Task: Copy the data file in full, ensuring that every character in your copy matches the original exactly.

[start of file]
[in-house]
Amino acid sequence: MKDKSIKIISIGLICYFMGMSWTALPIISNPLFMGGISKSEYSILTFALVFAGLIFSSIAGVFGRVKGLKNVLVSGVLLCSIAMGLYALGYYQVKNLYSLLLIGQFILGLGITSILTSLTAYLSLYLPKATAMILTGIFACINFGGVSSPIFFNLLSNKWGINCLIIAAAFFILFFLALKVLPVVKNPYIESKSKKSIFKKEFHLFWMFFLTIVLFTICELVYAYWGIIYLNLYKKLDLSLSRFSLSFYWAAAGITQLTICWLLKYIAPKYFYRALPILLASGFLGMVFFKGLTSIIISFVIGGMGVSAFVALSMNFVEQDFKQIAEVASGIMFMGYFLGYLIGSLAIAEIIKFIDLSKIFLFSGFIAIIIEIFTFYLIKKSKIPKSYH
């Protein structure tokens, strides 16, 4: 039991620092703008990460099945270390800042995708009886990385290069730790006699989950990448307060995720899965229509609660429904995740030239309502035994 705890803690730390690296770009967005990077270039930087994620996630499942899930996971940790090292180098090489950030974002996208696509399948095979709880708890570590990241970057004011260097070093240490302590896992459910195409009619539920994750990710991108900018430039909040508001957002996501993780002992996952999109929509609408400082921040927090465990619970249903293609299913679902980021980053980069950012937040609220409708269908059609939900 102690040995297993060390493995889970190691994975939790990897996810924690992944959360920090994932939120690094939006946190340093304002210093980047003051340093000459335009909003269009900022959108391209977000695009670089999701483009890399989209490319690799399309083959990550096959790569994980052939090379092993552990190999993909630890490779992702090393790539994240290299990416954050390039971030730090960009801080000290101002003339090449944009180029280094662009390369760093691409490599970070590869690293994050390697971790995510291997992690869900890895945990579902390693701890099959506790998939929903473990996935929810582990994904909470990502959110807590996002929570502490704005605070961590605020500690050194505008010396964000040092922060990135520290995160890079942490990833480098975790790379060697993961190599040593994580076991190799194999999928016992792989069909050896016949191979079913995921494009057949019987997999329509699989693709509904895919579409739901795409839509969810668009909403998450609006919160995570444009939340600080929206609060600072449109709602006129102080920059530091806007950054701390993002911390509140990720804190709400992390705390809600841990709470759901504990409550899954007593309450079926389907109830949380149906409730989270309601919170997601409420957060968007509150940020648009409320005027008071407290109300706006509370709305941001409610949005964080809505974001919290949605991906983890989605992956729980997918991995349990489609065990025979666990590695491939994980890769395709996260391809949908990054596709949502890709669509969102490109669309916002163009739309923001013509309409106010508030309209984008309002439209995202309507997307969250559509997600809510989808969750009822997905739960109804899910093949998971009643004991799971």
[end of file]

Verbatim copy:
[in-house]
Amino acid sequence: MKDKSIKIISIGLICYFMGMSWTALPIISNPLFMGGISKSEYSILTFALVFAGLIFSSIAGVFGRVKGLKNVLVSGVLLCSIAMGLYALGYYQVKNLYSLLLIGQFILGLGITSILTSLTAYLSLYLPKATAMILTGIFACINFGGVSSPIFFNLLSNKWGINCLIIAAAFFILFFLALKVLPVVKNPYIESKSKKSIFKKEFHLFWMFFLTIVLFTICELVYAYWGIIYLNLYKKLDLSLSRFSLSFYWAAAGITQLTICWLLKYIAPKYFYRALPILLASGFLGMVFFKGLTSIIISFVIGGMGVSAFVALSMNFVEQDFKQIAEVASGIMFMGYFLGYLIGSLAIAEIIKFIDLSKIFLFSGFIAIIIEIFTFYLIKKSKIPKSYH
């Protein structure tokens, strides 16, 4: 039991620092703008990460099945270390800042995708009886990385290069730790006699989950990448307060995720899965229509609660429904995740030239309502035994 705890803690730390690296770009967005990077270039930087994620996630499942899930996971940790090292180098090489950030974002996208696509399948095979709880708890570590990241970057004011260097070093240490302590896992459910195409009619539920994750990710991108900018430039909040508001957002996501993780002992996952999109929509609408400082921040927090465990619970249903293609299913679902980021980053980069950012937040609220409708269908059609939900 102690040995297993060390493995889970190691994975939790990897996810924690992944959360920090994932939120690094939006946190340093304002210093980047003051340093000459335009909003269009900022959108391209977000695009670089999701483009890399989209490319690799399309083959990550096959790569994980052939090379092993552990190999993909630890490779992702090393790539994240290299990416954050390039971030730090960009801080000290101002003339090449944009180029280094662009390369760093691409490599970070590869690293994050390697971790995510291997992690869900890895945990579902390693701890099959506790998939929903473990996935929810582990994904909470990502959110807590996002929570502490704005605070961590605020500690050194505008010396964000040092922060990135520290995160890079942490990833480098975790790379060697993961190599040593994580076991190799194999999928016992792989069909050896016949191979079913995921494009057949019987997999329509699989693709509904895919579409739901795409839509969810668009909403998450609006919160995570444009939340600080929206609060600072449109709602006129102080920059530091806007950054701390993002911390509140990720804190709400992390705390809600841990709470759901504990409550899954007593309450079926389907109830949380149906409730989270309601919170997601409420957060968007509150940020648009409320005027008071407290109300706006509370709305941001409610949005964080809505974001919290949605991906983890989605992956729980997918991995349990489609065990025979666990590695491939994980890769395709996260391809949908990054596709949502890709669509969102490109669309916002163009739309923001013509309409106010508030309209984008309002439209995202309507997307969250559509997600809510989808969750009822997905739960109804899910093949998971009643004991799971």